RVs and vehicles parked along a sidewalk near a school.
A string of RVs and vehicles line Educational Park Drive outside KIPP San Jose Collegiate in this file photo.

Policymakers in the Bay Area’s largest city on Tuesday agreed to ban homeless people from camping near schools, despite pleas from advocates and concerns from City Hall about how to carry it out.

City councilmembers voted unanimously to draft a policy allowing police to tow vehicles parked within 150 feet of K-12 campuses, despite city administrators questioning how they’ll implement the new law. City officials warned that the policy could take massive resources to enforce and run afoul with state vehicle code. Councilmembers responded by directing city leaders to lobby Sacramento to change state law — another drain on limited city resources.

Under the council’s direction, the city will also prepare an ordinance banning oversized vehicles from public roads deemed hazardous by an engineering study. City officials were directed to draft a separate policy to tow vehicles from streets where parking is banned overnight.

Councilmembers, led by Mayor Matt Mahan, said the city’s policies have no teeth — only allowing authorities to issue fines.

“San Jose has taken on far more than our fair share of Santa Clara County’s oversized vehicles,” Mahan said at the meeting. He added that other communities — especially wealthier ones like Saratoga – have much stricter bans on the books. “If we are alone and not enforcing, we will be the one place in the county that has all the RVs.”

The discussion comes after six months of debate and intense public pressure to find solutions to the city’s homelessness crisis.

While students and parents say they’ve been threatened, stepped over needles and feel unsafe walking to school, homeless advocates warn a blanket ban criminalizes homelessness and piles more costs on people who are already displaced. City officials have identified Independence High School, Shirakawa Elementary School and Challenger School – Berryessa as the three most affected school campuses.

Scores of speakers lined up for and against the proposed bans. Dozens of students from the KIPP San Jose Collegiate charter high school said encampments make walking to school frightening. Homeless advocates, on the other hand, accused politicians like Mahan of stoking fear to feed a narrative that ties homeless people to crime.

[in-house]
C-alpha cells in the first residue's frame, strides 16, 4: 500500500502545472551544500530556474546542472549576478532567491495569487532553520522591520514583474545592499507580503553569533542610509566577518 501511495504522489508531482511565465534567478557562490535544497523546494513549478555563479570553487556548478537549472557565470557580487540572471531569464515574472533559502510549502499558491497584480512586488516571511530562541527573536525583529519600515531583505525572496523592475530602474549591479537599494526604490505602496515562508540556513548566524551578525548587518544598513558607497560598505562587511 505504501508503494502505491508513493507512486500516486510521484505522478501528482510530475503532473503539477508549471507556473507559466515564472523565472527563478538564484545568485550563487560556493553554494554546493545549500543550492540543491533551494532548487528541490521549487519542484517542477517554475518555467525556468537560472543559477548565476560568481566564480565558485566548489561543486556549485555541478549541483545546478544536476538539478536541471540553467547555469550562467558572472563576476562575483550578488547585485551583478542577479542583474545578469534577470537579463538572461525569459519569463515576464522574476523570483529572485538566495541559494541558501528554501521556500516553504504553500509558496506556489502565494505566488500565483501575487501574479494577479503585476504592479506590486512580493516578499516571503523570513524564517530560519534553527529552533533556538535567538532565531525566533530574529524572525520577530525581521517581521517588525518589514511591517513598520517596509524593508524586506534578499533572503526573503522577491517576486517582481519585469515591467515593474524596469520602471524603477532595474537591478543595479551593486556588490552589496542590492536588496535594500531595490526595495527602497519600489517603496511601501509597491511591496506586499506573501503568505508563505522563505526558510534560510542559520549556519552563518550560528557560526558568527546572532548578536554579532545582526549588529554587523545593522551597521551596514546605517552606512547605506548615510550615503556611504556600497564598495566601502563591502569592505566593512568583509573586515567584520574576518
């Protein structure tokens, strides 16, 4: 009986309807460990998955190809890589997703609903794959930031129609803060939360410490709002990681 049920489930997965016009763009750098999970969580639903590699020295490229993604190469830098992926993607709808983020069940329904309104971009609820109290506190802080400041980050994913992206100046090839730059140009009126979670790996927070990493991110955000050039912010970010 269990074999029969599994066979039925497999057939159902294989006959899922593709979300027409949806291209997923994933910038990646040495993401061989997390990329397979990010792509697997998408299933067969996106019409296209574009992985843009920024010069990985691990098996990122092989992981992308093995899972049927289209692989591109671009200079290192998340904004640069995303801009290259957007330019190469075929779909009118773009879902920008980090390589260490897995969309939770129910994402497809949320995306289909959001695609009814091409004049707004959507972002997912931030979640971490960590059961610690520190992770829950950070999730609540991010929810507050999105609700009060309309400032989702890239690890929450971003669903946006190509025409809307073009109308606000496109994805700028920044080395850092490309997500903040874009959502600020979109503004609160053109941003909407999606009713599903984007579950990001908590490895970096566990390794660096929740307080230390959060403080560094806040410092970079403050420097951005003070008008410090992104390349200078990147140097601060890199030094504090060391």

Debra Townley, a San Jose resident, said she lived in her vehicle with a child.

“My child was in school at that time and I needed to park near schools in order to get him to school,” Townley said at the meeting. “I find this very disturbing that we’re going to ban a whole class of people who are trying to survive.”

KIPP sophomore Sophia Le said homeless residents have wreaked havoc on her school.

“We are just children in San Jose trying to have the best school experience. How is this going to be made possible when my school has to constantly make repairs every time a member of the RV community trespasses onto campus?” Le said at the meeting.

Mahan countered that keeping RVs away from schools by more than 100 feet isn’t criminalizing them. Reducing street homelessness —or at least the appearance of people sleeping outdoors in Silicon Valley — has been a cornerstone of the mayor’s political platform as he seeks reelection this March.

All councilmembers — except Dev Davis who was absent — appeared to agree.

Vice Mayor Rosemary Kamei acknowledged that people in Silicon Valley are struggling to survive. Fueled by the global tech industry, San Jose consistently ranks the most expensive place to rent in the U.S. and pay monthly bills.

“We all deserve to be safe, and there’s no one on this dais disagreeing with that,” Kamei said.

As councilmembers begin budget talks this spring, they’ll consider a larger policy to ban RVs from more parts of town. Other ideas floated in a city report on Tuesday included convincing private property owners to allow RV parking and the city purchasing RVs from homeless individuals in an effort to help them pay for an apartment.

City leaders estimate San Jose is home to 850 lived-in vehicles and as many as 1,500 residents could be affected by the policy. In its most recent homeless count, San Jose tallied more than 6,500 unhoused people in 2022.

Councilmember Bien Doan, who was once homeless himself, took issue with the long-term RV strategies proposed by city leaders, namely keeping RVs in industrial areas only. He said pushing homeless people into the outskirts of San Jose stains poorer neighborhoods.

“I feel like I was blindsided by this whole thing,” Doan said, adding that policies like the RV ban would “hurt and harm (his) district.”

Contact Brandon Pho at [email protected] or @brandonphooo on X, formerly known as Twitter.

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